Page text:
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  • snowman
    replied
    Why dont you just look for a supply on Ebay?

    13.8 Volt power supplies aren't that expensive, and are quite common. The CB people love them.

    You'll need a pretty big one to run that motor though.

    It seems like mcmaster sold an adjustable power supply for a reasonable price (around 230 dollars). If I remember right, the output on that was 40 amps, 20 continuous.

    It might have been newark though...I really can't remember.

    -Jacob

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  • J Tiers
    replied
    <font face="Verdana, Arial" size="2">Originally posted by Paul Alciatore:
    2. Contrary to what J said, batteries can not take "any amount of 'dumped' current". Many NiCads have been ruined by overcharging. This is perhaps "true" when you consider only automotive, lead-acid batteries </font>
    NOPE, considering that automotive style batteries WERE what is being discussed.....you don't need to worry.....

    AND, even MORE important, PWMs can only dump BACK what they RECEIVED, less losses........no there is clearly NO REASON to worry in the situation described above. The dump-back can never harm the battery from over-charging.

    It is NOT like a charging-from-line situation, in which of course, too much charging is possible and is usually bad.

    The battery under discussion, motorcycle or auto, can indeed take "any amount" of charge that the PWM can dump back in operation. ANY amount, as in...."not to worry".

    Contrariwise, too small a capacitor in a rectifier/filter capacitor type supply can allow dumped charge to build up to a high voltage and potentially cause a shutdown.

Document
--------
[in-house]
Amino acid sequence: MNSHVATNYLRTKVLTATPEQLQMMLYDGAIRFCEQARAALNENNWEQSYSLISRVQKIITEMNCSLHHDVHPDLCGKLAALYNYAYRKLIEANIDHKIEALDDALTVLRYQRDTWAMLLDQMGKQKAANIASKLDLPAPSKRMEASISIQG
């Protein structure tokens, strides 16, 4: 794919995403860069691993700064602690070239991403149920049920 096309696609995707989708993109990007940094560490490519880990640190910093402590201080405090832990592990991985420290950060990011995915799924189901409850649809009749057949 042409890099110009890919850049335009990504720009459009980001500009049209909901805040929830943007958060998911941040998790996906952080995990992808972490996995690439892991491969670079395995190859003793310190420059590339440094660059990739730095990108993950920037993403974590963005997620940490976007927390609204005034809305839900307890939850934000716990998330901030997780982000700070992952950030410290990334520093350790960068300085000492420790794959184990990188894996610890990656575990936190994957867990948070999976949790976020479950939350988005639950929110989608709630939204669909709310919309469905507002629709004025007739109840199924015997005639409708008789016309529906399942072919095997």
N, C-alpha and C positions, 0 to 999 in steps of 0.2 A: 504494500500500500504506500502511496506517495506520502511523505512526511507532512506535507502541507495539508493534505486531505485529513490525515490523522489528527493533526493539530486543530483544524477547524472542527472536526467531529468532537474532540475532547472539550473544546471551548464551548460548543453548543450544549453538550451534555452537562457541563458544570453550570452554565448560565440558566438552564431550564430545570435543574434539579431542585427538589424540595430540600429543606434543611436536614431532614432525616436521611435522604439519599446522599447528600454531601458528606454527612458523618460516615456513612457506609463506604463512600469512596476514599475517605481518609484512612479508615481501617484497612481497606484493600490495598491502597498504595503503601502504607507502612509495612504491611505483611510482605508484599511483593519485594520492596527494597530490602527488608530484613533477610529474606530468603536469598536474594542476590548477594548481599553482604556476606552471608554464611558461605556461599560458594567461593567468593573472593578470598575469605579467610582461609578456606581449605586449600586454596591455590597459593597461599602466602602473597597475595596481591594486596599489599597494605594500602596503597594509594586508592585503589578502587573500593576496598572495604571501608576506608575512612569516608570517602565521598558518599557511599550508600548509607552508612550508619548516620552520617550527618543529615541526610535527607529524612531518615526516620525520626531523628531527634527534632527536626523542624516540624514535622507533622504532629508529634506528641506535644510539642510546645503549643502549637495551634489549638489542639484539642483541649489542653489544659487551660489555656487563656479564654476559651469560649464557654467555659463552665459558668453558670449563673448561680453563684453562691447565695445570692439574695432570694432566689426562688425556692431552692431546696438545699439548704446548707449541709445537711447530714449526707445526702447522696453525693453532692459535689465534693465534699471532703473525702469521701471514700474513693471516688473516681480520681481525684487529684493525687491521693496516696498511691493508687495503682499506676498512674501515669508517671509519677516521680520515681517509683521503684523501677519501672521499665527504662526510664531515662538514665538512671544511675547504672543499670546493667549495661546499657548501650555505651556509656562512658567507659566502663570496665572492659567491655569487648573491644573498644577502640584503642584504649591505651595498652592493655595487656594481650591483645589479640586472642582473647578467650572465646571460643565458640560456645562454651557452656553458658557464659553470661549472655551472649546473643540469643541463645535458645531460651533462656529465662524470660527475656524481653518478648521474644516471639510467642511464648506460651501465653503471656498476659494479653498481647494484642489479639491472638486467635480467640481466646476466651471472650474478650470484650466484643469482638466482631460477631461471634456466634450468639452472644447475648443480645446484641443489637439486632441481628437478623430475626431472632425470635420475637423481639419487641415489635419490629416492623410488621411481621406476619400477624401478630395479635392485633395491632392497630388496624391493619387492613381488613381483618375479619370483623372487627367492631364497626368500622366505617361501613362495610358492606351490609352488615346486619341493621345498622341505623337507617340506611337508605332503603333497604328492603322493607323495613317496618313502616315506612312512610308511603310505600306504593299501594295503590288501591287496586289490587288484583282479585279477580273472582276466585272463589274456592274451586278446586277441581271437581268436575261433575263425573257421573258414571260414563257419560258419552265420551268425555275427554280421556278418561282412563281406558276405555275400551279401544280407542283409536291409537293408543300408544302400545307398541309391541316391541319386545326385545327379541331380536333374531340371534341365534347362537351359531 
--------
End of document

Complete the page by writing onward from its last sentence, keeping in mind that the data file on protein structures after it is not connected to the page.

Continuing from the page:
I think IBEW discussed running into this back in the "Gecko threads". In PWM circles it is known as "pump-up", and can occur from several causes, including braking.

    The braking resistor in a VFD drains charge and prevents dynamic braking from causing an over-voltage. But the VFD has a rectifier and capacitor power supply, with only a finite small "sink" capability.

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  • Paul Alciatore
    replied
    A few observations from the electronics world.

    1. If you want to learn more about building DC power supplies, Radio Shack has/had a 80+ page paperback called "Building Power Supplise" by Dabvid Lines, cat # 276-5025. It may be an obsolete item now, I don't know. It is a good practical work.

    2. Contrary to what J said, batteries can not take "any amount of 'dumped' current". Many NiCads have been ruined by overcharging. This is perhaps "true" when you consider only automotive, lead-acid batteries and the common commercial chargers as they are both fairly standard items and supposedly somewhat matched to each other. Even there you may get into trouble with excessive charging currents. Just try leaving an auto battery on full charge for a month.

    3. Filter capacitors are not calculated in terms of uF per output volt. Instead, they are related to the load current. One generally accepted equation for determining the size of a filter capacitor in a full wave rectifier circuit is (Don't jump on me,I know there are other ways to do this but they are all related to the current.):

    C = 2.4 I / Vrms

    C is the capacitance in uF
    I is the maximum load current
    Vrms is the largest allowable ripple voltage

    The ripple voltage refers to the AC or ripple component of the output voltage and represents how much the output voltage varies above and below the average DC voltage. Kind of like surface roughness above and below the desired dimension. The actual DC output voltage does not enter into the equation at all.

    Another thing to consider when choosing a filter capacitor is it's voltage rating. It must have a voltage rating that is larger than the average DC output voltage PLUS the ripple voltage (this is an approximation).

    One more consideration for switching or pulse mode supplies is that it is a good idea to add a 0.1 uF +1000/-90% ceramic or other non-electrolytic style capacitor in parallel with the above filter capacitor to surpress high frequency spikes. This is because the electrolytic capacitors are not as good at high frequencies.